These were the material aspects of first witness’s evidence. The next witness was the investigating officer. He received the docket and asked the accused person where he had gotten the laptop from. He told the court that the accused person said he had found the laptop amongst his things when he came back from South Africa. He told the court that the accused said he got the laptop from Macs Garage.

In cross- examining this witness the accused said he had told him that he bought the laptop on his way from South Africa. The witness answered No.

Under the accused person’s own cross examination he said he bought the laptop for R1200. The trial magistrate in her judgment places an onus on the accused person to prove his innocence.

He infact goes on to say that a failure by Michael Simon to mention certain things to the police proves the accused person’s guilt. Michael Simon was never called to testify in court, by the state which had a case to prove against the accused person. The accused person told the court that he bought the laptop for R1200 at the border on his way from South Africa. It cannot be said in my view that the accused person failed to give a reasonable explanation for his possession of the laptop. He said that he bought it on his way from the Republic of South Africa was not proven that it was false. An accused person cannot be disbelieved simply because he is an accused. The court should justify its decision to refute the accused person’s explanation and it cannot be a justification that simply because the accused had used the laptop for a debt of $10 then it was stolen. What if the accused just had that kind of asset which was acceptable to the lender?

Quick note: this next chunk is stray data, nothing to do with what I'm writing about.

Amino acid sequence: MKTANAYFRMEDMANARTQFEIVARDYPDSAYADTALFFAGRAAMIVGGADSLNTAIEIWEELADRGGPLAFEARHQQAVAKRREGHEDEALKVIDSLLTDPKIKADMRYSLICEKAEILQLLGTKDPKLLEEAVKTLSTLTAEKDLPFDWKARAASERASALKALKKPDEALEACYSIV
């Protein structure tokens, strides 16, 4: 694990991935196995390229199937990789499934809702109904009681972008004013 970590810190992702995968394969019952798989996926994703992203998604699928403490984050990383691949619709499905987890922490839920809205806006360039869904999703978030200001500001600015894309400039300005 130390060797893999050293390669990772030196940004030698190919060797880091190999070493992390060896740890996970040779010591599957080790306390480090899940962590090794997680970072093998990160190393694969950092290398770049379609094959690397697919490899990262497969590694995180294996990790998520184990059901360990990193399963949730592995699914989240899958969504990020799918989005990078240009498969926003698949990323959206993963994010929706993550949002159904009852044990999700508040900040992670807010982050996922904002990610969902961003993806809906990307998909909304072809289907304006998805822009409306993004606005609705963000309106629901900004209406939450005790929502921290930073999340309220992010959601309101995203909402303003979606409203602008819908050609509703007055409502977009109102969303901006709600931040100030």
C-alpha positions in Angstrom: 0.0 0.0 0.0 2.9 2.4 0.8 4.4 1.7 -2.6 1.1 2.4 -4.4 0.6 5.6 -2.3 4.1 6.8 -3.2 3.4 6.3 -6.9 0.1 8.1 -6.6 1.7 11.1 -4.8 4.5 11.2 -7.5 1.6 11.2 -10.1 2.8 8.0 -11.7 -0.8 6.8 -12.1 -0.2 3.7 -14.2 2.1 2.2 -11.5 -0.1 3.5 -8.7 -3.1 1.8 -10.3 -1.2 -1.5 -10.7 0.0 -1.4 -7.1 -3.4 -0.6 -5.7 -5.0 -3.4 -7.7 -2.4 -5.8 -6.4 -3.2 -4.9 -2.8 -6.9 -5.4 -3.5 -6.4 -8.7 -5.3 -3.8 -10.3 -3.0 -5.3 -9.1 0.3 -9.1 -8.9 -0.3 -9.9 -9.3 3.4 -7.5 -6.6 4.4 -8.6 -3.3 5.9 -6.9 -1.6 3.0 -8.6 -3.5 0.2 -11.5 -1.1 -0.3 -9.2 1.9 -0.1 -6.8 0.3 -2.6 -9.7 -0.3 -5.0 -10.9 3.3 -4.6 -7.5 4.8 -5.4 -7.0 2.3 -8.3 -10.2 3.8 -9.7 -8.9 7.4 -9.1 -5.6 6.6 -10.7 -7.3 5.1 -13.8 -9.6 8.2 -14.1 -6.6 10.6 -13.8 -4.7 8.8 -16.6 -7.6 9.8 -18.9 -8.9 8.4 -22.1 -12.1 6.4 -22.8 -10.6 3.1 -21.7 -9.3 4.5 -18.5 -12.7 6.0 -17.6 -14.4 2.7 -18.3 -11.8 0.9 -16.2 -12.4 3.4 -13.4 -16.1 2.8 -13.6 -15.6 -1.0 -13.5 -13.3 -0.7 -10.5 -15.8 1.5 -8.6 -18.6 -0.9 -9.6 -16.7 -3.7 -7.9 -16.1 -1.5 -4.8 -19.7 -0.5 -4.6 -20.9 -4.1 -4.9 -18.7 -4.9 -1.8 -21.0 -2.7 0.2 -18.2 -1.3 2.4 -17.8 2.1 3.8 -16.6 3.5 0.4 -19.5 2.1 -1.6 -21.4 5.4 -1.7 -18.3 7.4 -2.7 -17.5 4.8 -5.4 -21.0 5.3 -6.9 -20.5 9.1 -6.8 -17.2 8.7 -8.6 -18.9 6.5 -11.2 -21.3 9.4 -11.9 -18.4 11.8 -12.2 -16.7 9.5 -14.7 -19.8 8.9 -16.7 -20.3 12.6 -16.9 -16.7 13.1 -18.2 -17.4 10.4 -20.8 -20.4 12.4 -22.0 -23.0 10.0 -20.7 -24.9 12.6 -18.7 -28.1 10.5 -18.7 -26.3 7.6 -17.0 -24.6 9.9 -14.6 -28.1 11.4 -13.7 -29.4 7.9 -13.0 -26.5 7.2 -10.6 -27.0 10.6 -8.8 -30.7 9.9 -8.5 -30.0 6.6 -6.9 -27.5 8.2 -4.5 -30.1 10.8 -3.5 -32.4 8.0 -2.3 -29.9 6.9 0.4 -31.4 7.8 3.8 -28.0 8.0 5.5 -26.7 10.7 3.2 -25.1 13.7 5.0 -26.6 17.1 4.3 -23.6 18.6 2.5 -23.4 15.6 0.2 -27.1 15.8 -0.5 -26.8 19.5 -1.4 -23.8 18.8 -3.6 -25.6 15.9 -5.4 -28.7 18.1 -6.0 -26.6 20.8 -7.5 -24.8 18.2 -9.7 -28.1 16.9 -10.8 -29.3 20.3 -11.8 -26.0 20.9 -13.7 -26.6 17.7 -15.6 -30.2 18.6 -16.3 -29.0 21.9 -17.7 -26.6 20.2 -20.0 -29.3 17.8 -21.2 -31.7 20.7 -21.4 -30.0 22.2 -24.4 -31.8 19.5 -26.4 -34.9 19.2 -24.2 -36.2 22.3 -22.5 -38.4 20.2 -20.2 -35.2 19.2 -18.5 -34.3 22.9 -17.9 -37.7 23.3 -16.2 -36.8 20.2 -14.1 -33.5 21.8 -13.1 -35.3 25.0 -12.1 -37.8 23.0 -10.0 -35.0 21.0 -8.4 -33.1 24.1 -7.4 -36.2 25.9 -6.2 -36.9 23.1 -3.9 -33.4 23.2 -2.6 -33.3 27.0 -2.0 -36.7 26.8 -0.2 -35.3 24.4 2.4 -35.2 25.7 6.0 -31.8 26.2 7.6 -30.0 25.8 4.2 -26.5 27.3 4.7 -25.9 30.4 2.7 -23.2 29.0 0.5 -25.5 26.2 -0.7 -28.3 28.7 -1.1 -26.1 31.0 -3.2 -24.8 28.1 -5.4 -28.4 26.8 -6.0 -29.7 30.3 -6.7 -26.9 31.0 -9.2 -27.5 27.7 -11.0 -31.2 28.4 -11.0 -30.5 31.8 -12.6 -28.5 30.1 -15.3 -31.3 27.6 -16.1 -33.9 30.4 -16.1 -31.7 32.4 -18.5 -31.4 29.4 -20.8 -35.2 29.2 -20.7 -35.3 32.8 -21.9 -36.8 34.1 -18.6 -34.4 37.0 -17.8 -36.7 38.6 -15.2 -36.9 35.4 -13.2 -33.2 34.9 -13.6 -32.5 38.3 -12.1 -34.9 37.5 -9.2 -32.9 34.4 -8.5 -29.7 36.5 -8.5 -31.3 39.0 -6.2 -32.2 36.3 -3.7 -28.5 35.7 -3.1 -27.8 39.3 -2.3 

Again the evidence of Michael Simon of selling for $6 as given by the police officers is of no value since Michael Simon was never called to court by the state, to prove its case against the accused person. The accused person is certainly not responsible for Michael Simon’s actions, and no imputations of guilt can be made as against the accused person because of Michael Simon’s conduct.

An accused person’s defence can only be rejected if it is improbable, unreasonable and not possibly true.

In the case of S v Makanyanga 1996 (2) ZLR 231 the court summed it up as follows: